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The best part of staying at the Ingalls Homestead is the evenings. Tourists leave at 7pm and you (and your kids) can roam the whole farm. It was wonderful! There were barn kittens which my daughter loved, as well as a calf, and hens with chicks. The locations is beautiful and the stars at night are spectacular. However, the RV sites are not all that great. There are only 4 (that's good!). They are close together and you must share utilities. So, if one of you is using the 30 amp, and the other needs 30 amp, then s/he has to use the 50 amp (with an adapter). There is no other choice. Hoses and cables were everywhere. There are no sewer connections, but there is a dump station. Problem is, visitors in cars parked in front of the dump station, so we emptied our tanks elsewhere. Sites 1 and 2 are fine for trailers, but 3 and 4 would be very difficult to back into (everything is back in). Sites 3 and 4 are most appropriate for motor homes. The RV sites are next to the main visitor center on a small hill. We were in site 1 and were first to arrive. The big problem for us was when a severe thunderstorm came through at 4am. The site was very exposed. I was really concerned about our trailer. We evacuated to the concrete bathrooms down the hill when a tornado watch was issued. I'm from the west coast, so I'm not used to that kind of 50mph winds and heavy rain. I'm so glad they had a safe evacuation building. Ultimately, the trailer was pushed about 10" by the winds. No tornado touched down in the area. In the end, we had a great time at the Ingalls Homestead and I would happily stay here again. My daughter was never happier.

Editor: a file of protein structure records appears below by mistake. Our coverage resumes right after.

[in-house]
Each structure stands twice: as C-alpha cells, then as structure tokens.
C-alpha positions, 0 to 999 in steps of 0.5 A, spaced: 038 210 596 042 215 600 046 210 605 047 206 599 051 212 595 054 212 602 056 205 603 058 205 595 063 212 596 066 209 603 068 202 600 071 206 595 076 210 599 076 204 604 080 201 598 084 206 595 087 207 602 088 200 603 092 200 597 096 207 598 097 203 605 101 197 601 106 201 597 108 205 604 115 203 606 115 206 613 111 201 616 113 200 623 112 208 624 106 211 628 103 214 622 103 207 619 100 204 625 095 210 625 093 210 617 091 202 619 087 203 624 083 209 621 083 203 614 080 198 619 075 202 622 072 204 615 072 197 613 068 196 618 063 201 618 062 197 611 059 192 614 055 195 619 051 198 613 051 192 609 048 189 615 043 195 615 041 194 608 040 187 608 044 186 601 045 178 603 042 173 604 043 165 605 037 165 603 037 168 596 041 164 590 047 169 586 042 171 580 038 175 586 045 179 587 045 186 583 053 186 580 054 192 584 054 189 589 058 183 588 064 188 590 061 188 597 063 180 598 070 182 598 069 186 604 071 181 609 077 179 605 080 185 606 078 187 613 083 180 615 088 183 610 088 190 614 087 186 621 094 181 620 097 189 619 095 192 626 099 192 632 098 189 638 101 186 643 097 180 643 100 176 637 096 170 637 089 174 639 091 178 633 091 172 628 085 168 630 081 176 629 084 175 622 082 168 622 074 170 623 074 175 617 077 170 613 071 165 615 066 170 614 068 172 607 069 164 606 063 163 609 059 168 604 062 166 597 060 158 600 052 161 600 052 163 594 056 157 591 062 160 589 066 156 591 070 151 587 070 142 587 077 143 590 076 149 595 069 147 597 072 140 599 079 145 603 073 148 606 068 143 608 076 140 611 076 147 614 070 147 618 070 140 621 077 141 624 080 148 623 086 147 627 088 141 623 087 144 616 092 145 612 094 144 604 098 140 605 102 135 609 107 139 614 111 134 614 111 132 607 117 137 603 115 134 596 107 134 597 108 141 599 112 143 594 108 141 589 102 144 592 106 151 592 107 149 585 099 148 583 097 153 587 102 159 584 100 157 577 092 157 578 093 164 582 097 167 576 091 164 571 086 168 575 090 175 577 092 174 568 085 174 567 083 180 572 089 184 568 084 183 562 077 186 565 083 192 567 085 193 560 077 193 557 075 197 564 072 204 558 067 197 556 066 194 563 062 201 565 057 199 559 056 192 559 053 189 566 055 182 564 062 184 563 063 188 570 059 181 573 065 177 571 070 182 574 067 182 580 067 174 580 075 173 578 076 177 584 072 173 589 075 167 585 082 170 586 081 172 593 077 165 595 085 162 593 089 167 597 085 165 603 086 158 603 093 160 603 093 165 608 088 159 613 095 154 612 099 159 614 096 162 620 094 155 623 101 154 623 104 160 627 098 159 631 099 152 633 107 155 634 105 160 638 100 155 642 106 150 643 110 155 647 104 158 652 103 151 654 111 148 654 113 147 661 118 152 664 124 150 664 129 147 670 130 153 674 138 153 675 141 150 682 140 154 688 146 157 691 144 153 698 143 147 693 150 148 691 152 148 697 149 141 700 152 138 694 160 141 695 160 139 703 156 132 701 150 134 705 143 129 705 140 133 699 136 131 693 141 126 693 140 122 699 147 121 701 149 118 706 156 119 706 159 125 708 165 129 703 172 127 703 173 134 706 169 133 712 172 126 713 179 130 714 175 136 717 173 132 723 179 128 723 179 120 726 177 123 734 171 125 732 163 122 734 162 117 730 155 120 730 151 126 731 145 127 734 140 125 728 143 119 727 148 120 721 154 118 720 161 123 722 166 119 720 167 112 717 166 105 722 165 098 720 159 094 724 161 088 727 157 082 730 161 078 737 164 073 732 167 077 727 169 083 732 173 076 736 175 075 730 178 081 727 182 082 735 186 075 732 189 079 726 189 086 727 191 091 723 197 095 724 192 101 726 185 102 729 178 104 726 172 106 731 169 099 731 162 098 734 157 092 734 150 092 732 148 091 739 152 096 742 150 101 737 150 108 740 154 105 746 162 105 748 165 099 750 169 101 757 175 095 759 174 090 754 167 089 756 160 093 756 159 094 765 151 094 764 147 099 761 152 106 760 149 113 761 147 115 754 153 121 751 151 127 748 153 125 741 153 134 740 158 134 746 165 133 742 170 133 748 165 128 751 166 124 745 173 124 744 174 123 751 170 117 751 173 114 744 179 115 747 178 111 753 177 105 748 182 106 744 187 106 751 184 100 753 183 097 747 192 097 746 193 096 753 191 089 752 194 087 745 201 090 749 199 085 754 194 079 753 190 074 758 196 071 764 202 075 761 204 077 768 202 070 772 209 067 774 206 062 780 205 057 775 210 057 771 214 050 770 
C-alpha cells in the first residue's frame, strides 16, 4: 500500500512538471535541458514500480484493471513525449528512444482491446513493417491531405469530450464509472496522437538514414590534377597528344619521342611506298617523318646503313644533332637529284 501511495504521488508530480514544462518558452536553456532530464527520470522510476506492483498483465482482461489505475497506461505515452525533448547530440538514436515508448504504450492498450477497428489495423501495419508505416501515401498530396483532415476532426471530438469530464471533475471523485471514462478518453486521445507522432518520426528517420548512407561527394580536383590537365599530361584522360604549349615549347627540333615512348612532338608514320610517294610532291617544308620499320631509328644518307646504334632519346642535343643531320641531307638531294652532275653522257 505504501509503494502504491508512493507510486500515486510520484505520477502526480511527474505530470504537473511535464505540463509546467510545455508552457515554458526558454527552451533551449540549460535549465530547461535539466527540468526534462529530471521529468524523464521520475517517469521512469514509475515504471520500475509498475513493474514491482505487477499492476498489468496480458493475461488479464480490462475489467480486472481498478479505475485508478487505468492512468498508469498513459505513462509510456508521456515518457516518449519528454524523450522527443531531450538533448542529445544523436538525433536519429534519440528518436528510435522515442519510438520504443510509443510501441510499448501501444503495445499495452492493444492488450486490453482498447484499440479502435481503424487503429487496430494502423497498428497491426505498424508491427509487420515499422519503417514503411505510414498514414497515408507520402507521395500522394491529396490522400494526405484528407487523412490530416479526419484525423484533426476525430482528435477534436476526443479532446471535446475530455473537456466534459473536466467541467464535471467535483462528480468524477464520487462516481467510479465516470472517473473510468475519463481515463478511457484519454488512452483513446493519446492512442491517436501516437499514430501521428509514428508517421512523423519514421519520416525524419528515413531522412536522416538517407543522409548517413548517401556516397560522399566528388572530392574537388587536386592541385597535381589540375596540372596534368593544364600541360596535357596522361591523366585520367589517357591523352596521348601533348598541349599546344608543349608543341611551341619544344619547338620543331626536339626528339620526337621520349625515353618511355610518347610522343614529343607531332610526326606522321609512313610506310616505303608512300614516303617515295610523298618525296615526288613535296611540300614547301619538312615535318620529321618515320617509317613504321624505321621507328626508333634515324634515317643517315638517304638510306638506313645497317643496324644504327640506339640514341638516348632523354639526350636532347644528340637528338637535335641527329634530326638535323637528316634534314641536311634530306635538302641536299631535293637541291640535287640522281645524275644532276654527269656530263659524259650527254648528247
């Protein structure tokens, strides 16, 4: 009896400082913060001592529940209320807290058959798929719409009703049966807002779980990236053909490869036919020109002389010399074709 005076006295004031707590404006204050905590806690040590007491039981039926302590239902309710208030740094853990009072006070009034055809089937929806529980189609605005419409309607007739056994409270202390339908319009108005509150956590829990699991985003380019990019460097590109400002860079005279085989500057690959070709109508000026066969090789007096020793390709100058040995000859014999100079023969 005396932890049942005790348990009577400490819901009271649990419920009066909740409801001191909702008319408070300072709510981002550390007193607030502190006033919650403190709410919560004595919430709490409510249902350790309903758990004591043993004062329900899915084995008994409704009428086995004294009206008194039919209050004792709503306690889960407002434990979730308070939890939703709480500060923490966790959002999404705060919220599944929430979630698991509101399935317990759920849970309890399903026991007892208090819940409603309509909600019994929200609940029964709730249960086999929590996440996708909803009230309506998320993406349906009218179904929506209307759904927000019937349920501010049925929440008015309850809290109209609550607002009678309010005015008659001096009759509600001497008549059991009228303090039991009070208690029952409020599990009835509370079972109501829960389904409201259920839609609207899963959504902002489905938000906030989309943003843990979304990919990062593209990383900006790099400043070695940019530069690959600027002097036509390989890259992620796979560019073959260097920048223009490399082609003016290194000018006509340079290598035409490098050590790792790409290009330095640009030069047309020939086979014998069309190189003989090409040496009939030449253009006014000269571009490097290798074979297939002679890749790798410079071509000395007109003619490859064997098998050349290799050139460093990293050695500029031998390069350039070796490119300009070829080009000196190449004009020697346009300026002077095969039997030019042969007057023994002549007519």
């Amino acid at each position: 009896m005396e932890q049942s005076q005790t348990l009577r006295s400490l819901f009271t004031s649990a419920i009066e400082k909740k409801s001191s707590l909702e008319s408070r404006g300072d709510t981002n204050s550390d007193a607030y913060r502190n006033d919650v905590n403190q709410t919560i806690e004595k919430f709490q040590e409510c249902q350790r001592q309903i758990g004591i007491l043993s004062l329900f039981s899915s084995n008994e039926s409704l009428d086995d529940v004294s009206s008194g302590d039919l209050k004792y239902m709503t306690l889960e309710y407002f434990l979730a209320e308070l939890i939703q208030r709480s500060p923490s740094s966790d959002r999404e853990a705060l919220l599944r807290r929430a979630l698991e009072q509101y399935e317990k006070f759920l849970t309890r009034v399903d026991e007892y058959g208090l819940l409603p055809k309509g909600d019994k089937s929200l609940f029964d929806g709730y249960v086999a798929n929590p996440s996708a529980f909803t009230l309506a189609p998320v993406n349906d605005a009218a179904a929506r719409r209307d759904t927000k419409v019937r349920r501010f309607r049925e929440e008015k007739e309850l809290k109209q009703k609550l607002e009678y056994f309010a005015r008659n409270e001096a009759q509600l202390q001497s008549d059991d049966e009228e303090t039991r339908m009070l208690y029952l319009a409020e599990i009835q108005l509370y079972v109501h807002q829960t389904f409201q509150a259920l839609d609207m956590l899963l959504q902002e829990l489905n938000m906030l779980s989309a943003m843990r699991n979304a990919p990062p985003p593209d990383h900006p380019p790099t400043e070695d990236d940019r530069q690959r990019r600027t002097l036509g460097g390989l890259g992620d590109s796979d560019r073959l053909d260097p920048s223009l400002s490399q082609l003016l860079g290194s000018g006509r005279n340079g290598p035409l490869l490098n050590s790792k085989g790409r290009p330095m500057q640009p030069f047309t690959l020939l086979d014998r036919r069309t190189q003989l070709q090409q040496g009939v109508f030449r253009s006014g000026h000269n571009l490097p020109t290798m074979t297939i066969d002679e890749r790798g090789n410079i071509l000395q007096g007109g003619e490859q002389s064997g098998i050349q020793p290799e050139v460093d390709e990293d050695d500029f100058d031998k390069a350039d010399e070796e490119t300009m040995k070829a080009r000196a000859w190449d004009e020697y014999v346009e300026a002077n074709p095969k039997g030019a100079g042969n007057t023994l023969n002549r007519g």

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Devil's Tower KOA was a great place. It's literally at the entrance to the National Monument. We were lucky - our site had some big shade trees. Many sites are without shade. The kids' playground was terrific. The store was decent. The pool was clean and a good size. We had Verizon cell service. The WiFi was almost useless. We really enjoyed the movie presentation of Close Encounters. Most of all, I just enjoyed sitting in the shade looking at our view of Devil's Tower. All the utilities were fine and our gravel site was surprisingly even. There was passing thunderstorm, but things didn't get too muddy. Overall, I would be happy to stay here again.